Frank had two periods in which he engaged in teaching. From 1929 to 1941, although holding full-time jobs, he taught physical chemistry in evening classes to graduate students at the Brooklyn Polytechnic Institute. From 1960 to his death, he taught courses in applied statistics in the newly formed Department of Statistics to natural science majors at the Florida State University. The courses that he developed had real life examples, often based on his own research or consulting experiences, that his students appreciated. They were less pleased that he gave no credit in grading for any problem with an incorrect numerical answer regardless of the technical sophistication of techniques used. He reasoned that incorrect numerical work was totally unacceptable in a research project and his students accepted this. Frank Wilcoxon found teaching to be rewarding and stimulating; he was loved by his students and some formed long-term associations with him.

Wilcoxon's Research

Two brief events illustrate the high regard held for Frank Wilcoxon's research in both statistics and chemistry.

A joint meeting of the Institute of Mathematical Statistics and the Eastern North American Region of the Biometric Society was held in Chapel Hill, N.C. in April, 1962 [See Annals of Mathematical Statistics. 38, 1220-1223, 1962]. Possibly for the first time, Wilcoxon gave an invited address, the topic being, two-sample, sequential, rank tests [Wilcoxon, Rhodes and Bradley (1963) ]. He received a prolonged standing ovation.

The second event was related to a meeting of the Board of Control (now Board of Regents) of the Florida state universities in 1961. The Florida State University Department of Statistics was seeking the approval of the Board for a Ph.D. program in statistics. The President of the university asked the present author to be present at the meeting in case questions arose. When the agenda item was addressed and the Board was asked for comments, a member of the Board commented "I see that Frank Wilcoxon is associated with this proposal and any program with Frank Wilcoxon is good enough for me." The comment was made by a citrus grower familiar with Wilcoxon's role in the development of the insecticide malathion. The proposal was approved without further discussion.

Karas and Savage (1967) list 80 Wilcoxon articles including several revisions of his well known (1947) pamphlet, "Some Rapid Approximate Statistical Procedures, 22 of which dealt with statistical procedures or use of statistics in applications. Wilcoxon's statistical work indeed focused on rapid easy statistical methods; he was interested in ranking methods [See his famous paper, Wilcoxon (1945), in which he introduced both the rank-sum and signed ranks tests.], tabling, individual comparisons by ranking methods, nomograms, and methods of dose and time response. He came to the Florida State University with an array of research topics that he had not had time to address in industry and a number of us had the opportunity of working with him on these topics. The FSU research included sequential, two-sample, grouped rank tests, extended tables of significant levels for his 1945 rank tests, and rank-sum distributions in the two-way classification. He motivated other FSU research on sequential signed rank tests and multivariate two-sample nonparametric tests. He also worked with Cuthbert Daniel on factorial treatment combinations robust against linear and quadratic trends.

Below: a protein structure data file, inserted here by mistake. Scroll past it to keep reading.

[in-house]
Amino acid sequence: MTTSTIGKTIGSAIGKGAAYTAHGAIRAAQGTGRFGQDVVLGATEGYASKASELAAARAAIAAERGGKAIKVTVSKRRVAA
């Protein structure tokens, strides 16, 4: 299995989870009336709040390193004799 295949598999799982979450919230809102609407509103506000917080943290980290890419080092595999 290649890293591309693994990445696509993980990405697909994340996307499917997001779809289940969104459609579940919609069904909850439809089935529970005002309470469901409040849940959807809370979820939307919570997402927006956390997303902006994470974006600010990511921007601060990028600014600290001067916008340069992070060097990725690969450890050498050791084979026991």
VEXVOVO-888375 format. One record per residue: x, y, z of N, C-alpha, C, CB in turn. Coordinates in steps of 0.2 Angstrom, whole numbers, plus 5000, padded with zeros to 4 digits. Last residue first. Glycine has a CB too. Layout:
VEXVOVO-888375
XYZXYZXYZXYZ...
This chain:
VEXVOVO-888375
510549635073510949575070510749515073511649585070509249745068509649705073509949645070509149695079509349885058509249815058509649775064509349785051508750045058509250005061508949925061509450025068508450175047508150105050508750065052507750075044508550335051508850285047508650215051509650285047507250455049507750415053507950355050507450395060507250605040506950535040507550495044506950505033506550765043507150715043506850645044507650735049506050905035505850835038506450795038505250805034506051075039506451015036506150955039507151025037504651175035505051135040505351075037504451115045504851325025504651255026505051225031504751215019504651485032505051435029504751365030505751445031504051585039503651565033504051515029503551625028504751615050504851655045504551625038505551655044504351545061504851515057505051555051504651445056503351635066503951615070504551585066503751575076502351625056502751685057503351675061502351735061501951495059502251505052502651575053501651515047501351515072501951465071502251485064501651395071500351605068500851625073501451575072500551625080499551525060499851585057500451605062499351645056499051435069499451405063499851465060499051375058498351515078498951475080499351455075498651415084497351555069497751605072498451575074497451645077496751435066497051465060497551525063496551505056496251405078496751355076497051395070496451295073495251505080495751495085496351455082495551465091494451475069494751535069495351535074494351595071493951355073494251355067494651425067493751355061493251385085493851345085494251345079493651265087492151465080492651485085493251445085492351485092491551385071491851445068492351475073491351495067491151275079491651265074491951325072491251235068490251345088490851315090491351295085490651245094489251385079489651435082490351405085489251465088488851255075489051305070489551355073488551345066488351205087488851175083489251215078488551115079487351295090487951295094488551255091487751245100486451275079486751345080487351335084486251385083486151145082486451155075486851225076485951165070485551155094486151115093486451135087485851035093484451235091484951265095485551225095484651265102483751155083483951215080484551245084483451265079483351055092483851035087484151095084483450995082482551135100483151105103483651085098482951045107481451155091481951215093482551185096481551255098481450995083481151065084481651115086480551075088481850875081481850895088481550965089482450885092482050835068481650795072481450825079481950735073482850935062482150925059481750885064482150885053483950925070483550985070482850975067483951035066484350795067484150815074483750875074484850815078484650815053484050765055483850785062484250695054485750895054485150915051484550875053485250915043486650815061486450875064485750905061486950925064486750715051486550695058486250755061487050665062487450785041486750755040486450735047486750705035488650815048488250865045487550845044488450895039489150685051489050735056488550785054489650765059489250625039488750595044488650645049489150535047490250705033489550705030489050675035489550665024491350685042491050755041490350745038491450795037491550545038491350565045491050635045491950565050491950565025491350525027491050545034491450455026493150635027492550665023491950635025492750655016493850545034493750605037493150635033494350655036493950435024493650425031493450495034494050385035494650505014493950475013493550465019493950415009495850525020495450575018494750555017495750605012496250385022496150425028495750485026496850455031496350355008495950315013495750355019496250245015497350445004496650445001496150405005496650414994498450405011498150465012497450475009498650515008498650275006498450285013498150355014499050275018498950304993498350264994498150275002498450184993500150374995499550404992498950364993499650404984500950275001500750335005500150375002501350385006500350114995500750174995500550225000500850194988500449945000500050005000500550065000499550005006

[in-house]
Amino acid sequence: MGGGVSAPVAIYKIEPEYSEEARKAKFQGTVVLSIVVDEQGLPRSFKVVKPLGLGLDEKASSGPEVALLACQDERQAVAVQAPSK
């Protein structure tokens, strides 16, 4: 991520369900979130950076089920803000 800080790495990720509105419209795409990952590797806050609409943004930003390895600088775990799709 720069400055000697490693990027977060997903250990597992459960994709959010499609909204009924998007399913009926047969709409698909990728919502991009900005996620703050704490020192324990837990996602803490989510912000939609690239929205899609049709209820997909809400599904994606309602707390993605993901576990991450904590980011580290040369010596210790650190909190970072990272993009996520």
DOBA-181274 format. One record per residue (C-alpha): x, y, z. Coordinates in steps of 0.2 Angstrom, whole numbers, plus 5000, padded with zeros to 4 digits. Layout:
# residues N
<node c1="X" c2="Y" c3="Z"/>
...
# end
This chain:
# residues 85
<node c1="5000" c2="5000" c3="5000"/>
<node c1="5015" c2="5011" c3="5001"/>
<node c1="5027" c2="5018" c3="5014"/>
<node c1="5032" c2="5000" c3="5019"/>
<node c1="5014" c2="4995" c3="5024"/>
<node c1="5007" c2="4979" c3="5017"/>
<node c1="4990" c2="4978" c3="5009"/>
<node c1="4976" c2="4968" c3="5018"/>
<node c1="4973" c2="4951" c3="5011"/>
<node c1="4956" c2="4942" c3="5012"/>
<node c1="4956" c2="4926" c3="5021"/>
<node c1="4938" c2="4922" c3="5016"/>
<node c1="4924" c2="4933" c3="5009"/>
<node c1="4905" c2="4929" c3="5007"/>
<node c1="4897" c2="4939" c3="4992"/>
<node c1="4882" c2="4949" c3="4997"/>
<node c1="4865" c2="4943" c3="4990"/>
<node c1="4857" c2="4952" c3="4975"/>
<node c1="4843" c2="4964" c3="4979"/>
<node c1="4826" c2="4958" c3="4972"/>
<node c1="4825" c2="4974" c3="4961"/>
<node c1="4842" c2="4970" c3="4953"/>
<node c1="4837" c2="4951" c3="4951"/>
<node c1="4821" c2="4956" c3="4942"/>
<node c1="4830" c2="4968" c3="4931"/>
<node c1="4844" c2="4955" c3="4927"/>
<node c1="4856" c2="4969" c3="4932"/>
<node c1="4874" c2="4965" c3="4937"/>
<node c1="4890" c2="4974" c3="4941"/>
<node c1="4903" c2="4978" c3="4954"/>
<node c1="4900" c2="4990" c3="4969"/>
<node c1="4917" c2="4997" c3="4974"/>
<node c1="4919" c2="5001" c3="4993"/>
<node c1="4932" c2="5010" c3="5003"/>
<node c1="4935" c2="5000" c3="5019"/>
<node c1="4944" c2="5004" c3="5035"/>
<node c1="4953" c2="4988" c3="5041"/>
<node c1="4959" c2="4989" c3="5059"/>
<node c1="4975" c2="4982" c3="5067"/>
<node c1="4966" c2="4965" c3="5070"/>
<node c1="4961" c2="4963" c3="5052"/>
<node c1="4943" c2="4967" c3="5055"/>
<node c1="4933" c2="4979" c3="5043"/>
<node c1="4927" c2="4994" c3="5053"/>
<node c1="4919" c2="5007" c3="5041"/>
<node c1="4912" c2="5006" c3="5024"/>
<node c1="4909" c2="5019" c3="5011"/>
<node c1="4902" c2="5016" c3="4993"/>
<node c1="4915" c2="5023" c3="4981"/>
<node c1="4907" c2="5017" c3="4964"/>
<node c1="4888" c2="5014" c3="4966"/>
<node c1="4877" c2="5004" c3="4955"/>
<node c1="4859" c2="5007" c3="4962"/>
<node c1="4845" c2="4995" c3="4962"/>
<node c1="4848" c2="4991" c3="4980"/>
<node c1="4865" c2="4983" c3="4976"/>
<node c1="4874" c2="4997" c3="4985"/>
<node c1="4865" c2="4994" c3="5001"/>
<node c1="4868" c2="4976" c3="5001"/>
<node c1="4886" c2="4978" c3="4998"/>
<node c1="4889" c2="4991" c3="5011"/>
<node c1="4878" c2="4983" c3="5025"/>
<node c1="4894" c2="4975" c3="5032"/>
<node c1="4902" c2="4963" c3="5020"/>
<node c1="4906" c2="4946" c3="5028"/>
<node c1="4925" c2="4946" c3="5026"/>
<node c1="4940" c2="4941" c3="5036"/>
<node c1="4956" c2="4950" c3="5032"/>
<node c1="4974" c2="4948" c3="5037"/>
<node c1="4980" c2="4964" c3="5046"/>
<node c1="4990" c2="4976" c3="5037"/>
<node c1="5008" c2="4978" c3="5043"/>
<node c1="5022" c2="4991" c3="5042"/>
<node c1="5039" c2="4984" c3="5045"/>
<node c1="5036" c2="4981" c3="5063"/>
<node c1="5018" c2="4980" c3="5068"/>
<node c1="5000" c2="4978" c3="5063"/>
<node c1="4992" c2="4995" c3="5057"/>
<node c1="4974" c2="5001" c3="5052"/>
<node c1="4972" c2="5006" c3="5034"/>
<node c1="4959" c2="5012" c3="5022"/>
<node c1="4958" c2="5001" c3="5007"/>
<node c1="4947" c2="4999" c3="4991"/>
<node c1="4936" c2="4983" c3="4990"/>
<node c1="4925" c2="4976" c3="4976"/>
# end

As often happens, independent proposals for the rank-sum test were later found, some before 1945 [See Kruskal (1957)], but it was Wilcoxon's work that stimulated a burst of research on ranking procedures. We do not discuss Wicoxon's publications in chemistry but they do relate closely to his training and early work assignments noted above. Major areas of his research relate to fungicides, fumigants, and insecticides, with investigations of their actions, effects and toxicities. McCallan, S. E. A. (1966) reports on Wilcoxon's ressearch in chemistry. Other references are provided by Bradley and Hollander (1978) along with a Wilcoxon bibliography on statistics.


[1] Bradley, R. A. (1967). Obituary: Frank Wilcoxon. Biometrics, 22, 192-194.
[2] Bradley, R. A. and Hollander, M. (1978). Wilcoxon, Frank (a biography). International Encyclopedia of Statistics 2, 1245-1250.
[3] Fisher, R. A. (1925). Statistical Methods for Research Workers Oliver & Boyd, Edinburgh.
[4] Karas. J. and Savage, I. R. (1967). Publications of Frank Wilcoxon (1892-1965). Biometrics, 23, 1-11.
[5] Kruskal, W. H. (1957). Historical notes on the Wilcoxon unpaired two-sample test, Journal of the American Statistical Association, 52, 356-360.
[6] McCallan, S. E. A. (1966). Frank Wilcoxon (September 2, 1892-November 18, 1965). Boyce Thompson Institute for Plant Research, Contributions 23, 143-145.
[7] Wilcoxon, F. (1945). Individual comparisons by ranking methods, Biometrics Bulletin 1, 80-83. Reprinted in the Bobbs-Merrill Reprint Series in the Social Sciences, S-541.
[8] Wilcoxon, F. (1957). Some Rapid Approximate Statistical Procedures, Stamford, Conn. Stamford Research Laboratories, American Cyanamid Company. Revised in 1949 and revised, jointly with Roberta A. Wilcox, in 1964.
[9] Wilcoxon, F., Rhodes, L. J. and Bradley, R. A. (1963). Two sequential two-sample grouped rank tests with applications to screening experiments, Biometrics, 19, 58-84.

Reprinted with permission from Christopher Charles Heyde and Eugene William Seneta (Editors), Statisticians of the Centuries, Springer-Verlag Inc., New York, USA.

How to Cite This Entry:
Wilcoxon, Frank. Encyclopedia of Mathematics. URL:,_Frank&oldid=39263